White-collar crimes may not always be as obvious a crime as something like a murder or a robbery. Many times, these are crimes committed by people you would never expect to be involved in criminal activities. White-collar crimes often happen "on paper," and the prosecution needs to prove something as subjective as "intent" in order to prove that a crime was actually committed.
However difficult it may be to spot these types of crimes, they are still crimes in the eyes of law enforcement. Many white-collar crimes are considered felonies, and have potential consequences such as large fines and prison sentences.
Here are examples of different white-collar crimes and how they are defined in a legal setting.
Conspiracy to Commit Wire or Mail Fraud
Mail and wire fraud are types of fraud that happen when someone chooses to defraud another using mail or wire communication. In the case of each, it has to be proven that there was intent to defraud someone of honest services or property by use of mail or wire communication. An example of this could be a criminal sending fraudulent letters asking people to send money to a fake charity or organization, and instead pocketing the money for him/herself. Mail fraud has been a federal crime since 1872.
In order to prove that a conspiracy to commit these crimes occurred, the actual scheme to defraud has to be shared by two or more people. There has to be an agreement between the parties involved that they will be committing fraud, and an overt act by at least one to follow-through with the plan. For a crime to be committed, there has to be intent to deprive and defraud.
Tax fraud can be varied depending on the type of deliberate cheating against the IRS. Some tax criminals may choose to hide some or all of their income when it comes time for tax reporting. Others may under-report income, falsify their returns with incorrect deductions or charity contributions, or simply not file a return. Each of these types of fraud has different criminal weights in the justice system. However, in order to be prosecuted, it must be proven that there was a deliberate intent on the behalf of the defendant to cheat the system and defraud the IRS by providing false information with regards to tax returns.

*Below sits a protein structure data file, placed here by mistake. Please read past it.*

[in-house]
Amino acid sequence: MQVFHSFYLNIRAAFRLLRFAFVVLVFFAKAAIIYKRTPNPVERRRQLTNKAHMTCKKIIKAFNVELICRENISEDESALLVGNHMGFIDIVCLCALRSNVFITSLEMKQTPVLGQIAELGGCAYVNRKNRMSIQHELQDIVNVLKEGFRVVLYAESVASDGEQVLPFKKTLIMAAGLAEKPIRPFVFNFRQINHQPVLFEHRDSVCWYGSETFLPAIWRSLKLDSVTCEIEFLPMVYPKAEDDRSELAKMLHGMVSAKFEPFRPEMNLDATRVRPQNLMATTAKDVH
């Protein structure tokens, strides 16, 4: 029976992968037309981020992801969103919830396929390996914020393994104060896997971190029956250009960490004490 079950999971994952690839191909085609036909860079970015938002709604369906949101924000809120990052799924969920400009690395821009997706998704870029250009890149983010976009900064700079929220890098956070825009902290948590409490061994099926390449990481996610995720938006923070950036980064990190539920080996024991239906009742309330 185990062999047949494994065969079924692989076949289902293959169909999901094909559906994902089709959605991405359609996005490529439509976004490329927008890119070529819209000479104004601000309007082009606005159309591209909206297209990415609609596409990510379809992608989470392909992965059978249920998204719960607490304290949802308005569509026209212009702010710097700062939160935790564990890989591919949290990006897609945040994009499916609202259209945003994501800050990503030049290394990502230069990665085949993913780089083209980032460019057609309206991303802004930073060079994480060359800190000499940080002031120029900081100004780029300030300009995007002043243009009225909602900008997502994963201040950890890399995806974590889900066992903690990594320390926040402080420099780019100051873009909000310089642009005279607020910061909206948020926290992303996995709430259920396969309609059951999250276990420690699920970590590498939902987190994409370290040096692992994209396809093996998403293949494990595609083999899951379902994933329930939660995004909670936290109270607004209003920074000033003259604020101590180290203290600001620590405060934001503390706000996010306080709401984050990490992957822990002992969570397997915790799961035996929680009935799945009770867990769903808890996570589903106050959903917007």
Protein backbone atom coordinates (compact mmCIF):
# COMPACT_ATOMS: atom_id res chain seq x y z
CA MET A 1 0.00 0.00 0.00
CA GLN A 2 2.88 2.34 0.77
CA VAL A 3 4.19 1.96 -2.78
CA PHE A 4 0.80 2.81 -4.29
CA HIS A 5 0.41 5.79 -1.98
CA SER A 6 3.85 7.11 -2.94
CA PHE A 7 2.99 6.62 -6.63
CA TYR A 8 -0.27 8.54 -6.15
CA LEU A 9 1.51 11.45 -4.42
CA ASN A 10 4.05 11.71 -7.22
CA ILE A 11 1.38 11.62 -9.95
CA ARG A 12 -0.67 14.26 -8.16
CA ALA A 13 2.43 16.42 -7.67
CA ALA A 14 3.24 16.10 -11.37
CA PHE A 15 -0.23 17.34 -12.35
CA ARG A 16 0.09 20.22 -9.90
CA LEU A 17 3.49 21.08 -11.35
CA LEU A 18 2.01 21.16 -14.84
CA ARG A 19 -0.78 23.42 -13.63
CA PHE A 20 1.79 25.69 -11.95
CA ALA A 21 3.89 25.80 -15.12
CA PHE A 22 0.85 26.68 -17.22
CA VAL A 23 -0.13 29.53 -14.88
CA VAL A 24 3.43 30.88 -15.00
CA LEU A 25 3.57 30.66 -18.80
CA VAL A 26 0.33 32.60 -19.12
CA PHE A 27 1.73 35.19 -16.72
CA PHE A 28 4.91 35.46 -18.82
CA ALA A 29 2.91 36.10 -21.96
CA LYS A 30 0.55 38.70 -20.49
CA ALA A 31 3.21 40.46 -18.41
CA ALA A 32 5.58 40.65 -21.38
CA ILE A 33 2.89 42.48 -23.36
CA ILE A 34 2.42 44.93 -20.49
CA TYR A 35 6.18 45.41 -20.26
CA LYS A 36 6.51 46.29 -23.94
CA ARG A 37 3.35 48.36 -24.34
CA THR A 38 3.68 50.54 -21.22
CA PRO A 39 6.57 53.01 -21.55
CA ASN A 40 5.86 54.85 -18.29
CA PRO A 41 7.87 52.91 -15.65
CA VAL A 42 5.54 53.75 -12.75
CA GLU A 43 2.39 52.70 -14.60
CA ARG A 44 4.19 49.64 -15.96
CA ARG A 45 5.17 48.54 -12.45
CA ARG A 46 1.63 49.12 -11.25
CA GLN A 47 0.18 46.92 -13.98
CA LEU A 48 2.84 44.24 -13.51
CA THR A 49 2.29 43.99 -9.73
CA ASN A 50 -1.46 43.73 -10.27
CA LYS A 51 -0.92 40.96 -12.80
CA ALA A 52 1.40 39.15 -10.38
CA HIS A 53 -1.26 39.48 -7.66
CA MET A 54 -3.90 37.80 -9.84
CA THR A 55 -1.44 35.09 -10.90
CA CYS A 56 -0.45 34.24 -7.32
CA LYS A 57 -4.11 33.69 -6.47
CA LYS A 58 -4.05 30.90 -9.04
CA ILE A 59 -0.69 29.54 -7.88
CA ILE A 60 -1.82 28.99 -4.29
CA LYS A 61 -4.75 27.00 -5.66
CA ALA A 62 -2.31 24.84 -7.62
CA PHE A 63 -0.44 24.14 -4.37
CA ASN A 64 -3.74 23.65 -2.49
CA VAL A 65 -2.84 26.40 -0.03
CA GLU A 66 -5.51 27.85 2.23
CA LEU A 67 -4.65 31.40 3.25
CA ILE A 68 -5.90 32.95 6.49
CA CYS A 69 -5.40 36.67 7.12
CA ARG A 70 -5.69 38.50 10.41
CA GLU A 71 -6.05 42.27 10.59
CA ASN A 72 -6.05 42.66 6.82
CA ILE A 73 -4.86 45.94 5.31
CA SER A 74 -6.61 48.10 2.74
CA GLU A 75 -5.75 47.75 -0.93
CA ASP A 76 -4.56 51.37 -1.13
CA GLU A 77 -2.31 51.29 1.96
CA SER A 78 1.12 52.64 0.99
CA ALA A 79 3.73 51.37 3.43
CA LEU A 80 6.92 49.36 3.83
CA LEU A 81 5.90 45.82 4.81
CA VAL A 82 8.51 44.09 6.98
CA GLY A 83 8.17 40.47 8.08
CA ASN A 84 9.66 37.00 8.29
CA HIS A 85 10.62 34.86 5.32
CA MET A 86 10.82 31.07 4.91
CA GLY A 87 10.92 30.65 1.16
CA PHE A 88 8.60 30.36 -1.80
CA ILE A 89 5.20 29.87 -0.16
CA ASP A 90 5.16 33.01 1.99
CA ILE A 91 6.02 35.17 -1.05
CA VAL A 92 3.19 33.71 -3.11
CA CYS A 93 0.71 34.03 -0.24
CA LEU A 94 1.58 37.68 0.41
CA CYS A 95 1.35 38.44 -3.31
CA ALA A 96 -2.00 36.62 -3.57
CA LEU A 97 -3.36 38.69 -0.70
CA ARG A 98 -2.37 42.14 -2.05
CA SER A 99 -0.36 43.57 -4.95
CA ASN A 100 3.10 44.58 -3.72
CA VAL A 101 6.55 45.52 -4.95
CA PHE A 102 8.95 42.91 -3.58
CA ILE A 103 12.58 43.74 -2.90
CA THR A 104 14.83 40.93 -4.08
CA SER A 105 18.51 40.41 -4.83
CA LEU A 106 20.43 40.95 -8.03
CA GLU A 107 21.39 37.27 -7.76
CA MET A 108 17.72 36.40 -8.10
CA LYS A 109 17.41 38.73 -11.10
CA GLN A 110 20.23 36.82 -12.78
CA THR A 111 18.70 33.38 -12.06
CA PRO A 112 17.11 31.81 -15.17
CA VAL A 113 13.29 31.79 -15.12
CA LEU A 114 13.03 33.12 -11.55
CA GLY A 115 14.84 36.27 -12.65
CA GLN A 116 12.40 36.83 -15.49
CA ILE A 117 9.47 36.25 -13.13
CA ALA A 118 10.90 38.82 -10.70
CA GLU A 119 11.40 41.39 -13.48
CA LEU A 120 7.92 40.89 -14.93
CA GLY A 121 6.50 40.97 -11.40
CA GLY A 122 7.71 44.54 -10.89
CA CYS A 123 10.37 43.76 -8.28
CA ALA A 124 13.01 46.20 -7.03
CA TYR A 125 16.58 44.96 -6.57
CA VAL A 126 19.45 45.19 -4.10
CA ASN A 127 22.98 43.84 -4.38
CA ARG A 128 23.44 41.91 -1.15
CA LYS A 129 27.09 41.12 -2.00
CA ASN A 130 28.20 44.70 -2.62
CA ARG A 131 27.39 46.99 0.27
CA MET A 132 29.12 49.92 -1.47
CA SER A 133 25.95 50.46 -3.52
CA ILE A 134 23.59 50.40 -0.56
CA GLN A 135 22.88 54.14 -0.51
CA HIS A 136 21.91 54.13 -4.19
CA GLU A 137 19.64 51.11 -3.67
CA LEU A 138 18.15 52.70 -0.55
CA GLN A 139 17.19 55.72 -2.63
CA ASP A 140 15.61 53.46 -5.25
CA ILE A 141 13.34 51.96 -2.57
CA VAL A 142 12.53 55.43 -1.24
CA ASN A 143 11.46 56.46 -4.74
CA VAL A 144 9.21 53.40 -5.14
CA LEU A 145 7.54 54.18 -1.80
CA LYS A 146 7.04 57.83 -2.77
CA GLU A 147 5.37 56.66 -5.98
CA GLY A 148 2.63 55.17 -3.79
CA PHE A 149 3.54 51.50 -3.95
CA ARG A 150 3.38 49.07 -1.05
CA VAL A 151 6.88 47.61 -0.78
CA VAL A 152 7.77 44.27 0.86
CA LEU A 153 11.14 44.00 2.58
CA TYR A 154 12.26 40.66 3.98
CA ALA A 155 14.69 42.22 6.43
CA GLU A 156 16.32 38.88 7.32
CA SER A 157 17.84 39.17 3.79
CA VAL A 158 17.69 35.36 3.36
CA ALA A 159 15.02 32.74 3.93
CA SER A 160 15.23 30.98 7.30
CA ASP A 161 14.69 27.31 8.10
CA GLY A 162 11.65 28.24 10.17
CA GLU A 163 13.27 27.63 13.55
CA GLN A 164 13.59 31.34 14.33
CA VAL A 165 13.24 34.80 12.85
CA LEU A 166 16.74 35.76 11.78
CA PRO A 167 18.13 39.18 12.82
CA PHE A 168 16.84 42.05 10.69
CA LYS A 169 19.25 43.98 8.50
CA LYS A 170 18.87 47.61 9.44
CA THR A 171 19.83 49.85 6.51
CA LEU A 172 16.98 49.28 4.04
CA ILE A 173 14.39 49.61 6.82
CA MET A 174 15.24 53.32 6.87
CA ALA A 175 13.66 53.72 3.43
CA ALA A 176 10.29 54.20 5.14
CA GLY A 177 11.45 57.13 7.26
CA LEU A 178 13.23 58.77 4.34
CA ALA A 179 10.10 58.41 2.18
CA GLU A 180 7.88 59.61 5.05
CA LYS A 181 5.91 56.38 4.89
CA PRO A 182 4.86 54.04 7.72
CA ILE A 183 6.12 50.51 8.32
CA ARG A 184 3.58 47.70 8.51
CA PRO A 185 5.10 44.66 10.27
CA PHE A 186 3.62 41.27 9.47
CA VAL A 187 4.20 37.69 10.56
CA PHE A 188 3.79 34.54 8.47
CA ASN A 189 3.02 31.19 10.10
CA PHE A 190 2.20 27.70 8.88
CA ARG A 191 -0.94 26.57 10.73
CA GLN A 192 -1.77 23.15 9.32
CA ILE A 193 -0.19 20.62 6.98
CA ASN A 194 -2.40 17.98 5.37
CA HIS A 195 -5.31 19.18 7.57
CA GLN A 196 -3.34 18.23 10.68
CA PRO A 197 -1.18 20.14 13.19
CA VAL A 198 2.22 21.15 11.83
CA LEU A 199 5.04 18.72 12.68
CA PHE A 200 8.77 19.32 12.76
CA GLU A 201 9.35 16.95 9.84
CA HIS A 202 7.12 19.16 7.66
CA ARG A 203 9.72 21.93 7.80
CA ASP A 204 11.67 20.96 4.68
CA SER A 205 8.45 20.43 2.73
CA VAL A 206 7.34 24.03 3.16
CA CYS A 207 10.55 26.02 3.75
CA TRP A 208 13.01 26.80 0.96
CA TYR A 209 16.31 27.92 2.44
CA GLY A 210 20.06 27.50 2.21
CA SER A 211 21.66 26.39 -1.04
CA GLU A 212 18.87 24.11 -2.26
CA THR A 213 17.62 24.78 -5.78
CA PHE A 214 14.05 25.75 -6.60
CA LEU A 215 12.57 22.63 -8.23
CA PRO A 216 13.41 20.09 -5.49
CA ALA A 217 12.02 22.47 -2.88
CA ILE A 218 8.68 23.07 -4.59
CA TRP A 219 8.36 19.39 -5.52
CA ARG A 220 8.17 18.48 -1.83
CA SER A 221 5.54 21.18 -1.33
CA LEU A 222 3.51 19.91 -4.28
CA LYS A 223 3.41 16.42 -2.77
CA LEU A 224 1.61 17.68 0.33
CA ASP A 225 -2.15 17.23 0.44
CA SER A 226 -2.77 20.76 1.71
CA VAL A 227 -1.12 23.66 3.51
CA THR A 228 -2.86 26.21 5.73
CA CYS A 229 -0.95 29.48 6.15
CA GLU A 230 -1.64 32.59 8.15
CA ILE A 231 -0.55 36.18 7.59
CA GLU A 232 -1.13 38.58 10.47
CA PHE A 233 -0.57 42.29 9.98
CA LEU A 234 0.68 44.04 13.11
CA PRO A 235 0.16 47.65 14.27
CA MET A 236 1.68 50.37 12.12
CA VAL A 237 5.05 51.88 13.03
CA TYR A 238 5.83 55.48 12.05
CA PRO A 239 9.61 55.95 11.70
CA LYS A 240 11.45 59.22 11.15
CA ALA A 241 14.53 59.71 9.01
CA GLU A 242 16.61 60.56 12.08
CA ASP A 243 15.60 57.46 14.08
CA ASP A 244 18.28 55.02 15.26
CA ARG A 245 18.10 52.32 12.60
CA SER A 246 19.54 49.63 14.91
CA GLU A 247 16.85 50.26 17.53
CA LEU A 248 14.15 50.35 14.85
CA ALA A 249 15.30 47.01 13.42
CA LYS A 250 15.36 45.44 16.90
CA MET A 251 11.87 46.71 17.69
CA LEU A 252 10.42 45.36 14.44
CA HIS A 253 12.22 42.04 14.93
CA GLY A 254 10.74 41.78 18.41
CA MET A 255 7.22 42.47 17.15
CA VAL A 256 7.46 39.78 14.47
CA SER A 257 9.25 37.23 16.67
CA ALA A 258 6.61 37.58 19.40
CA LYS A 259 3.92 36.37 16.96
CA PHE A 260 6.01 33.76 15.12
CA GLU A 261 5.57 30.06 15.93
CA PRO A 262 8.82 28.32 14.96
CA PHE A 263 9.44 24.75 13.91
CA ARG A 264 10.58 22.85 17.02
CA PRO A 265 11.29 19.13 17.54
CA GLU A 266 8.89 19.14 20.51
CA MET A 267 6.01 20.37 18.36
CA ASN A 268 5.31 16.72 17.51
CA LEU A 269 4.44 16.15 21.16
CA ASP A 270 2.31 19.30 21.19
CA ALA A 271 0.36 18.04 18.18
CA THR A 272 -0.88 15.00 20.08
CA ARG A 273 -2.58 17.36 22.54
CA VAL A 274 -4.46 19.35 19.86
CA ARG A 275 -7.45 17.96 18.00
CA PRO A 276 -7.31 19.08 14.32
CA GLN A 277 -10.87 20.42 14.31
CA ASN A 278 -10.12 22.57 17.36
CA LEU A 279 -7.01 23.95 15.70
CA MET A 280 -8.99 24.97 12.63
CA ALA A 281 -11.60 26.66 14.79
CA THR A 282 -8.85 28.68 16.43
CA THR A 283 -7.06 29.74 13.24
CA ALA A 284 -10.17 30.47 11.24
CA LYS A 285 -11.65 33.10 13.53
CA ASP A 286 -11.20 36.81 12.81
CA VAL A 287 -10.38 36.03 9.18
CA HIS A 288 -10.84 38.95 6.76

Money Laundering is the concealment of illegally obtained funds by making the money seem legitimate. Money laundering criminals use many different methods to "clean" the dirty money by passing it through various legal financial institutions, money transfers, large purchases, or legitimate businesses. Illegally obtained funds may be hard to track once they have been transferred through many different accounts or transactions, and this is exactly why it is often difficult to uncover laundered funds. In order to prove that money has been laundered, a prosecution needs to prove that there was intent on behalf of the defendant to hide the illegal money through various different methods.
Many white-collar crimes are extremely difficult to prove an actual intent to commit a crime. If you have been accused of a white-collar crime, it's extremely important to contact an experienced criminal defense attorney who will be able to help you navigate the criminal justice system with regards to your individual charge.
965. Conspiracy to Violate the Mail Fraud or Wire Fraud Statutes. (n.d.). Retrieved May 18, 2017, from https://www.justice.gov/usam/criminal-resource-manual-965-conspiracy-violate-mail-fraud-or-wire-fraud-statutes
Doyle, C. (2011, July 21). Mail and Wire Fraud: A Brief Overview of Federal Criminal Law. Retrieved May 16, 2017, from https://pdfs.semanticscholar.org/8bf1/b5e70bff43ba9d4bd30ee5146cfd0e7ef373.pdf
6 crimes Corrine Brown faces and what they mean. (2017, May 10). Retrieved May 18, 2017, from http://jacksonville.com/news/metro/2017-05-10/6-crimes-corrine-brown-faces-and-what-they-mean